4. The assertion that co-op boards kept the NY market from the ravages of the boom/bust cycle in real estate bears more investigation. There might have been other factors at play, such as the massive amounts of money thrown at the financial system that directly and indirectly benefited the epicenter of American finance, i.e., NY. But if it was the coops, the factors cited might not have been the cause–it seems to me it could have been that those factors led to a suppressed supply of homes available to the market such that after the bust, there wasn’t an incredible overhang relative to demand, but in both cases that’s just my speculations.

    I know the NAR likes to say that all real estate markets are, like all politics, local. And there’s some truth in that. Some aspiring economics Ph.D at one of NY’s many schools could make a name for themselves by teasing out the factors that made the NY market behave differently than so much of the rest of the country.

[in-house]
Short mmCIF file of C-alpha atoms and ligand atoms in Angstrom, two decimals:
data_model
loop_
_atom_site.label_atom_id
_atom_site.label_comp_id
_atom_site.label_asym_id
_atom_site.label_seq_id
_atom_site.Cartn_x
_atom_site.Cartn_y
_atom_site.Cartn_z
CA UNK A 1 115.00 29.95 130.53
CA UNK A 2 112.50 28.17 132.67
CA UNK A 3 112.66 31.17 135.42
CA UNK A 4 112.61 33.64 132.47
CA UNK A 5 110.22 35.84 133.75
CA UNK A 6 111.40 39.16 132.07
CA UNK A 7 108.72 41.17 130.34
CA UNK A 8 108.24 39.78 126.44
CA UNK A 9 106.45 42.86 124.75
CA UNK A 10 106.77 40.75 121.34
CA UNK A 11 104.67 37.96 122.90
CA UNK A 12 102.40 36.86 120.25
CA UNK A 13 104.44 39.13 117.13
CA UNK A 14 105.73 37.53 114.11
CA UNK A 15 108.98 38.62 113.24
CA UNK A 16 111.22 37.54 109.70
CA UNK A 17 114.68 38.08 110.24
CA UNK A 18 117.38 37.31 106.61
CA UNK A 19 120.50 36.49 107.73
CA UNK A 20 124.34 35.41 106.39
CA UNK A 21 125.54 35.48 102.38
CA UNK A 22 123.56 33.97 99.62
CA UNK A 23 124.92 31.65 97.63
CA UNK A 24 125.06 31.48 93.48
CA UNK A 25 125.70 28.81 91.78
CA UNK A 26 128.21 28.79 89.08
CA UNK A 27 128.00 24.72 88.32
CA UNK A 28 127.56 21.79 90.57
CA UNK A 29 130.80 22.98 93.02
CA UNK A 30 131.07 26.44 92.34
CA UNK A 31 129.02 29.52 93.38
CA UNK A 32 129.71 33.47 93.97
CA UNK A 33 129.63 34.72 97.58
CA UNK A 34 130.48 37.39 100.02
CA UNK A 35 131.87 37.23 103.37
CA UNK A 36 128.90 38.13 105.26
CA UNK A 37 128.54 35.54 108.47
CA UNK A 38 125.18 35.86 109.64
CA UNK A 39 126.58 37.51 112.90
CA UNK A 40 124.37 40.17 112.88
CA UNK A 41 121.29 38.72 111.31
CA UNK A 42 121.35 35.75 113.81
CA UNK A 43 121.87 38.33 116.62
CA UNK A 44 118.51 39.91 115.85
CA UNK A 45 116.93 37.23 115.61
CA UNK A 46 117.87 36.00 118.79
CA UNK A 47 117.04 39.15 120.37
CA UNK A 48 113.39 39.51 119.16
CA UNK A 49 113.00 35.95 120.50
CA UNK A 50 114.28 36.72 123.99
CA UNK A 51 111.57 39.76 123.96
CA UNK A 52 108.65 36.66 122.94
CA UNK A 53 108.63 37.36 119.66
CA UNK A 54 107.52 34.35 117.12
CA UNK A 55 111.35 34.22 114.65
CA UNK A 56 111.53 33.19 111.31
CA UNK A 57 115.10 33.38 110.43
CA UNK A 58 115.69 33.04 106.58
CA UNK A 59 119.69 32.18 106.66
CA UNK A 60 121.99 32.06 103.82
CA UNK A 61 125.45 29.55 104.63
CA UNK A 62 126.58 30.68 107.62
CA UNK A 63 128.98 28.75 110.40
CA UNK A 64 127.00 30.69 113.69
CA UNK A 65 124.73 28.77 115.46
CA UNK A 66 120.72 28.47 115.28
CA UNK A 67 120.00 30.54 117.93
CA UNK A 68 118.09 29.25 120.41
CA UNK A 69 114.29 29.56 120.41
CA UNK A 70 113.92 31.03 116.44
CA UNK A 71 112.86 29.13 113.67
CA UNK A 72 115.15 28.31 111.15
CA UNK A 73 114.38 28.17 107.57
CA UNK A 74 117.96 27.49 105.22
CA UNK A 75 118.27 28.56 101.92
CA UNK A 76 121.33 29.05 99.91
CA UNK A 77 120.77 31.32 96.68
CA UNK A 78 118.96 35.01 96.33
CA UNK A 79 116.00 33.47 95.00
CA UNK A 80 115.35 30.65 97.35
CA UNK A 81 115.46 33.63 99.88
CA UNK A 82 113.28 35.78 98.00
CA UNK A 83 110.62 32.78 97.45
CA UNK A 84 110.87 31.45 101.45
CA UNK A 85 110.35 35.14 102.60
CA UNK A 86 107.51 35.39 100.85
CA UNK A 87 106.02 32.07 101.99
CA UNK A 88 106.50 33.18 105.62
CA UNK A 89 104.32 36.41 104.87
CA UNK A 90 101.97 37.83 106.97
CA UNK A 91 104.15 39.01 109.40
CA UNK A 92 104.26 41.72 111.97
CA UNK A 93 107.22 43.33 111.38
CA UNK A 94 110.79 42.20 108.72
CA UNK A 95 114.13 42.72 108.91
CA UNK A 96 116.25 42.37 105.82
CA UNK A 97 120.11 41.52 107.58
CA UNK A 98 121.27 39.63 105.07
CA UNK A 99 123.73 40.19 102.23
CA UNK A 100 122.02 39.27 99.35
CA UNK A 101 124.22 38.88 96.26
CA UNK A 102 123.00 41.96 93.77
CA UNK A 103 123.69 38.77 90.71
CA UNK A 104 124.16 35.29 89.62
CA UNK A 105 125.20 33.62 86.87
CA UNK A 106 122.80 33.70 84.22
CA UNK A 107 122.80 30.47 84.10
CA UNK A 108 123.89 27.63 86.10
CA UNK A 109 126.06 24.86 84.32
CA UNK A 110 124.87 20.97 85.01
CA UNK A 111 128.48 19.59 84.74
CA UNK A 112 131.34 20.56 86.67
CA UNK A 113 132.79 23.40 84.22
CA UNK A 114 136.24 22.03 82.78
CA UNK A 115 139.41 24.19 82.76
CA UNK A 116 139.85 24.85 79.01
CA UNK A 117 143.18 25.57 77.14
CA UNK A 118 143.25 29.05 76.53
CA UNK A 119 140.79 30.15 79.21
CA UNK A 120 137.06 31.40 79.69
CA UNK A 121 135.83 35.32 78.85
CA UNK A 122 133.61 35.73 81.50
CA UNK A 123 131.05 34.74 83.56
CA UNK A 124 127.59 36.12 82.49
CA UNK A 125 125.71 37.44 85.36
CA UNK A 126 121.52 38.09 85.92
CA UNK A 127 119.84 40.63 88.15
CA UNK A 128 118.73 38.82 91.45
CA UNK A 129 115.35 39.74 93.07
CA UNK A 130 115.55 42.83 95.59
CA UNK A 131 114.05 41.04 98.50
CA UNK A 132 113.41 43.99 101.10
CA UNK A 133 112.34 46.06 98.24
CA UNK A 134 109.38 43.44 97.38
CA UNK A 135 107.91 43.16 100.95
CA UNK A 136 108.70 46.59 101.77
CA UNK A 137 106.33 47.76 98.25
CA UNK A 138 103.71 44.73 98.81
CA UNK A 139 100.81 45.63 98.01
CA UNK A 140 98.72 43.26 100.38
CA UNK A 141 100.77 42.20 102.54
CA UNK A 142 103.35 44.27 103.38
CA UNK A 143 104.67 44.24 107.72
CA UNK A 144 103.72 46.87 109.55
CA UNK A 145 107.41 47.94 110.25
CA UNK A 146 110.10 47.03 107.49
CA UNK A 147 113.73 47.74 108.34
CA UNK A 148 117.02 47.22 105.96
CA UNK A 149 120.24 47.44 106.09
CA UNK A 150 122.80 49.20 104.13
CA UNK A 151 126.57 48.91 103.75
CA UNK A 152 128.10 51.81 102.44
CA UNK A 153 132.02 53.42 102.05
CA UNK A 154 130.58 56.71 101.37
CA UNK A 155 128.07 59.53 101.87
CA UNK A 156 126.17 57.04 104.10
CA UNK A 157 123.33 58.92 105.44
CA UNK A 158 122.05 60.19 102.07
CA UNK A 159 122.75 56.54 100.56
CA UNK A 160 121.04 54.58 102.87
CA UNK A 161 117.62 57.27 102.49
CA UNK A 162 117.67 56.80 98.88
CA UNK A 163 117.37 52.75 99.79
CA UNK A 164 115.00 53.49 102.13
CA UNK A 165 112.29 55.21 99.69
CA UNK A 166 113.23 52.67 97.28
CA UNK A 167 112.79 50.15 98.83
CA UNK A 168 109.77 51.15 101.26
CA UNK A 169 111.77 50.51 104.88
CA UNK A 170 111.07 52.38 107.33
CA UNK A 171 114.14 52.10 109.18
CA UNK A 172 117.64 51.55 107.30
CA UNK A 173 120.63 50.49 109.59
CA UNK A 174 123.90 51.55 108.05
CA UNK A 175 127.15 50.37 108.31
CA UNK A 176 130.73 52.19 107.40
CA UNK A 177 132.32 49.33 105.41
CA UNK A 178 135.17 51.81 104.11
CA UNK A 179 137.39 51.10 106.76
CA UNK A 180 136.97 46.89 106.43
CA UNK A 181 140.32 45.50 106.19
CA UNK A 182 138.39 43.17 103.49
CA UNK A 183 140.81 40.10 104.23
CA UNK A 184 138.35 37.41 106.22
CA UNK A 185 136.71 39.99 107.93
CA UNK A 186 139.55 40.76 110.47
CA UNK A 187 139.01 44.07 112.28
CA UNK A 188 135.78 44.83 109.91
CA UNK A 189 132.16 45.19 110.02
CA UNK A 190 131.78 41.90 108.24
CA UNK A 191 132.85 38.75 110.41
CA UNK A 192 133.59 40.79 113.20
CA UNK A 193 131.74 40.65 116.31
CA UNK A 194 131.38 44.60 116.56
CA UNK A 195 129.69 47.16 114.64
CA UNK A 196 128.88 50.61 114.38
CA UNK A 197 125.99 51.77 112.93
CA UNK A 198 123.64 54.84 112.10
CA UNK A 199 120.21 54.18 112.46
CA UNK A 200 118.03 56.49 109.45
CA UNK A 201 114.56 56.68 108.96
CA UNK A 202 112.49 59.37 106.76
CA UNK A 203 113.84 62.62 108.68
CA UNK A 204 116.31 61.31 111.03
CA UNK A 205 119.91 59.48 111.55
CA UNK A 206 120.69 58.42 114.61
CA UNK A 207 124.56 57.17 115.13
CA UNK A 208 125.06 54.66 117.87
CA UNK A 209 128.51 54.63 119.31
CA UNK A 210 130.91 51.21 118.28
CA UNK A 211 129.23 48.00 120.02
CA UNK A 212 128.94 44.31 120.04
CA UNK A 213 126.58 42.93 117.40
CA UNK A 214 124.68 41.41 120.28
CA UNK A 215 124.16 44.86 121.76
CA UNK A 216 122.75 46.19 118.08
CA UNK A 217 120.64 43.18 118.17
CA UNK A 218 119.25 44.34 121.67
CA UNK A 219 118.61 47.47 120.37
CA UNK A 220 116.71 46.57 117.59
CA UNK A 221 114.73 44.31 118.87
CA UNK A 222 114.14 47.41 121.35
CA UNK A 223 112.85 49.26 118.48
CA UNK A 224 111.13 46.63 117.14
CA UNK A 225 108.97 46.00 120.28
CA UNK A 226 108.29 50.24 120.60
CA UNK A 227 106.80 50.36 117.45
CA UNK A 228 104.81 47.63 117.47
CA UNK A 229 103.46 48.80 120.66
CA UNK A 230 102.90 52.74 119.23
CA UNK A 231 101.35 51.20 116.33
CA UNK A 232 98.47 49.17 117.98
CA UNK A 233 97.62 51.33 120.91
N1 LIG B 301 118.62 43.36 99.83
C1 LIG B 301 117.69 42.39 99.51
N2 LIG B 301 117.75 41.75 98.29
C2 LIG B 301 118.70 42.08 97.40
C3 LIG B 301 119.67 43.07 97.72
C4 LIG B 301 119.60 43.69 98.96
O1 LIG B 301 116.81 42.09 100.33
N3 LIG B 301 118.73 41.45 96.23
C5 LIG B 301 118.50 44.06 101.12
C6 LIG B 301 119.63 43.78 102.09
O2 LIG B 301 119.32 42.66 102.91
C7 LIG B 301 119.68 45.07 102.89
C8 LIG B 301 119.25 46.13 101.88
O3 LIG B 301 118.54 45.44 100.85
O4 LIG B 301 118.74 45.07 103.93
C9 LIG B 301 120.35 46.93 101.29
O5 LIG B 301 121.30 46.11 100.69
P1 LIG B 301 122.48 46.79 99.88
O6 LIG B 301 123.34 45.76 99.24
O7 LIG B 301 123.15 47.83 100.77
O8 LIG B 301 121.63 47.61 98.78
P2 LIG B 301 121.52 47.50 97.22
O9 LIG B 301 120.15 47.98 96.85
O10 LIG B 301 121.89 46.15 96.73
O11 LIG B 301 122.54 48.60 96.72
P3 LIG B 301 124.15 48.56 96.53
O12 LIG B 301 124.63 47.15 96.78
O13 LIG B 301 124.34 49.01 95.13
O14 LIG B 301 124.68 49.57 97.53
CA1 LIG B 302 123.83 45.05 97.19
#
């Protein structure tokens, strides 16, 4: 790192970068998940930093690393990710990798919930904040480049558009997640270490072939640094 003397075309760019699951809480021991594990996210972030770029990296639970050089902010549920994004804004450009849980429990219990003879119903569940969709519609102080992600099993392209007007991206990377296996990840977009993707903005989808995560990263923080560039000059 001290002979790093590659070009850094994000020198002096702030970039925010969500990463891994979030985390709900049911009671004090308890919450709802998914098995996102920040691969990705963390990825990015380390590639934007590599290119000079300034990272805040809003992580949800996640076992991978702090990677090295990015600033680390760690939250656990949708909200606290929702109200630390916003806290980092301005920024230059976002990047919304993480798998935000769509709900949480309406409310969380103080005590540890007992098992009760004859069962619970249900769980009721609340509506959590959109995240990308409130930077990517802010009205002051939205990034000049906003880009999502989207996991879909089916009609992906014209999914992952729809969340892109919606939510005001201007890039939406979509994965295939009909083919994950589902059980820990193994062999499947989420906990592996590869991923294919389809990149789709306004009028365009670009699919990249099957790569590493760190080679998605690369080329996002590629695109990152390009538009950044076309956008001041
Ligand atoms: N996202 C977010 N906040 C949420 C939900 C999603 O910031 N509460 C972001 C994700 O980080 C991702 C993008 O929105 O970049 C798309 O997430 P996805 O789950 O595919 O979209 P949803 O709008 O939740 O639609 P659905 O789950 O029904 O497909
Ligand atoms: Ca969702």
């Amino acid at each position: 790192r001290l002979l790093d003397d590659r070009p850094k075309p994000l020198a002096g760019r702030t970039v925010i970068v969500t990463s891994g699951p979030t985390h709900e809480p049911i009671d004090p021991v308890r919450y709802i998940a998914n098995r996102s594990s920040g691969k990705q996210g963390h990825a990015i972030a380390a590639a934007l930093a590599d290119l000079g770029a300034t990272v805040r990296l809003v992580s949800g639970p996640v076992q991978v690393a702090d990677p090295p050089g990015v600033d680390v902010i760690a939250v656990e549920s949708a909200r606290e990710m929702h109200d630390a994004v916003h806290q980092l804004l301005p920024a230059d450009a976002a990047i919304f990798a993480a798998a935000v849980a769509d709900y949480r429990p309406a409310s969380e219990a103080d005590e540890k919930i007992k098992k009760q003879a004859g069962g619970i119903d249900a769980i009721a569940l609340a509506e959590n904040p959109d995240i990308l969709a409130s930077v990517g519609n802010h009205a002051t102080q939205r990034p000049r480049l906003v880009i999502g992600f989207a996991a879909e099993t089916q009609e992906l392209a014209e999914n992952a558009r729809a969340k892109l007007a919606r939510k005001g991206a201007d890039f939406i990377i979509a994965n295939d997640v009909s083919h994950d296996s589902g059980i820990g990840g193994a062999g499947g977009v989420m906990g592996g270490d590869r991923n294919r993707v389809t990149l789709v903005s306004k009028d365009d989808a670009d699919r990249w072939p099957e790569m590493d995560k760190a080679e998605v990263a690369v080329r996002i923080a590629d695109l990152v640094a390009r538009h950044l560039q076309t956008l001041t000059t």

5. Sechel says:

    This is potentially a big negative for condo owners. A 97% LTV loan leaves no equity or room for error. If the borrower later defaults, and LTV is the single biggest predictor of default the Condo Association will have a worthless lien, and will have no recourse other than to persue a plenary action. Only the government would engage in a non-economic loan like a 97% LTV mortgage.

  6. call me ahab says:

    just to be crystal and not to give the wrong impression- for someone to get an FHA insured mortgage the mortgage can be no more than $729,750-

    so if you are looking at a $1,500,000 sale price- a 50+ down payment would be required –

    so your post is somewhat misleading unless someone takes the time to actually read the article- the biggest problem is that FHA is allowing itself to be heavily exposed by allowing FHA insured mortgages to up to 50% of all mortgages in a building-

    and it’s funny that Fannie backed off so FHA steps in- as if it makes a difference

  7. call me ahab says:

    last post should read- “just to be crystal clear”-

    for Xmas this year BR I want an edit button

  8. wally says:

    Off topic, for BR: